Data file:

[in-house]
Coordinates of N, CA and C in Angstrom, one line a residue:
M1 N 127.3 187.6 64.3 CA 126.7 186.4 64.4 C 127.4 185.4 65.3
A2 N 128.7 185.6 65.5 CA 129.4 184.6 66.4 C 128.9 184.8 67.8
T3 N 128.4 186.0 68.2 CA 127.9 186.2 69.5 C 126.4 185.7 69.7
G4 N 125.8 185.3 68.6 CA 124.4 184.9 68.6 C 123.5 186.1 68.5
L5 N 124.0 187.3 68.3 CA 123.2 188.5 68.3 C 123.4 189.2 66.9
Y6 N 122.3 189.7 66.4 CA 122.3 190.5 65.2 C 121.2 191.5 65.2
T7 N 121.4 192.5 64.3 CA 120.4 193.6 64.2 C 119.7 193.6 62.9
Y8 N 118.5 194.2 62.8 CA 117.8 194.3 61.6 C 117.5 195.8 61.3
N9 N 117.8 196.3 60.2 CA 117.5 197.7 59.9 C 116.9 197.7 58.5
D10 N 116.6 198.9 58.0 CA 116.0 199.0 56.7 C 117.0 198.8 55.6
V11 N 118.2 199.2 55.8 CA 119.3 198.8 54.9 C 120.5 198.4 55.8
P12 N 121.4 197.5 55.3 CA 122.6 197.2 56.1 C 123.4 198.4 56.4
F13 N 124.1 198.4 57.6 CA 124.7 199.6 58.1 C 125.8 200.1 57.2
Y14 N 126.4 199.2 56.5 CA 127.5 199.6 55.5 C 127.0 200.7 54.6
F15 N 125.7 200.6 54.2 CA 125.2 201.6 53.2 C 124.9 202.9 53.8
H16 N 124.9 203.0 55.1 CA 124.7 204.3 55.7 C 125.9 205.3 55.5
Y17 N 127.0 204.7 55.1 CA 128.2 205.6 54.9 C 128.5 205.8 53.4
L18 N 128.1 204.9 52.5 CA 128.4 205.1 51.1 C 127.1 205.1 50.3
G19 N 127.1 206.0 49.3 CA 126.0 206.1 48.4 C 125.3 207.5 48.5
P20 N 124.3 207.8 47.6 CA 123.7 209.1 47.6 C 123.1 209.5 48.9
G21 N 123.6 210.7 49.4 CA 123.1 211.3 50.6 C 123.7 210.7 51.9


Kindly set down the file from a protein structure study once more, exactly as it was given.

[in-house]
Coordinates of N, CA and C in Angstrom, one line a residue:
M1 N 127.3 187.6 64.3 CA 126.7 186.4 64.4 C 127.4 185.4 65.3
A2 N 128.7 185.6 65.5 CA 129.4 184.6 66.4 C 128.9 184.8 67.8
T3 N 128.4 186.0 68.2 CA 127.9 186.2 69.5 C 126.4 185.7 69.7
G4 N 125.8 185.3 68.6 CA 124.4 184.9 68.6 C 123.5 186.1 68.5
L5 N 124.0 187.3 68.3 CA 123.2 188.5 68.3 C 123.4 189.2 66.9
Y6 N 122.3 189.7 66.4 CA 122.3 190.5 65.2 C 121.2 191.5 65.2
T7 N 121.4 192.5 64.3 CA 120.4 193.6 64.2 C 119.7 193.6 62.9
Y8 N 118.5 194.2 62.8 CA 117.8 194.3 61.6 C 117.5 195.8 61.3
N9 N 117.8 196.3 60.2 CA 117.5 197.7 59.9 C 116.9 197.7 58.5
D10 N 116.6 198.9 58.0 CA 116.0 199.0 56.7 C 117.0 198.8 55.6
V11 N 118.2 199.2 55.8 CA 119.3 198.8 54.9 C 120.5 198.4 55.8
P12 N 121.4 197.5 55.3 CA 122.6 197.2 56.1 C 123.4 198.4 56.4
F13 N 124.1 198.4 57.6 CA 124.7 199.6 58.1 C 125.8 200.1 57.2
Y14 N 126.4 199.2 56.5 CA 127.5 199.6 55.5 C 127.0 200.7 54.6
F15 N 125.7 200.6 54.2 CA 125.2 201.6 53.2 C 124.9 202.9 53.8
H16 N 124.9 203.0 55.1 CA 124.7 204.3 55.7 C 125.9 205.3 55.5
Y17 N 127.0 204.7 55.1 CA 128.2 205.6 54.9 C 128.5 205.8 53.4
L18 N 128.1 204.9 52.5 CA 128.4 205.1 51.1 C 127.1 205.1 50.3
G19 N 127.1 206.0 49.3 CA 126.0 206.1 48.4 C 125.3 207.5 48.5
P20 N 124.3 207.8 47.6 CA 123.7 209.1 47.6 C 123.1 209.5 48.9
G21 N 123.6 210.7 49.4 CA 123.1 211.3 50.6 C 123.7 210.7 51.9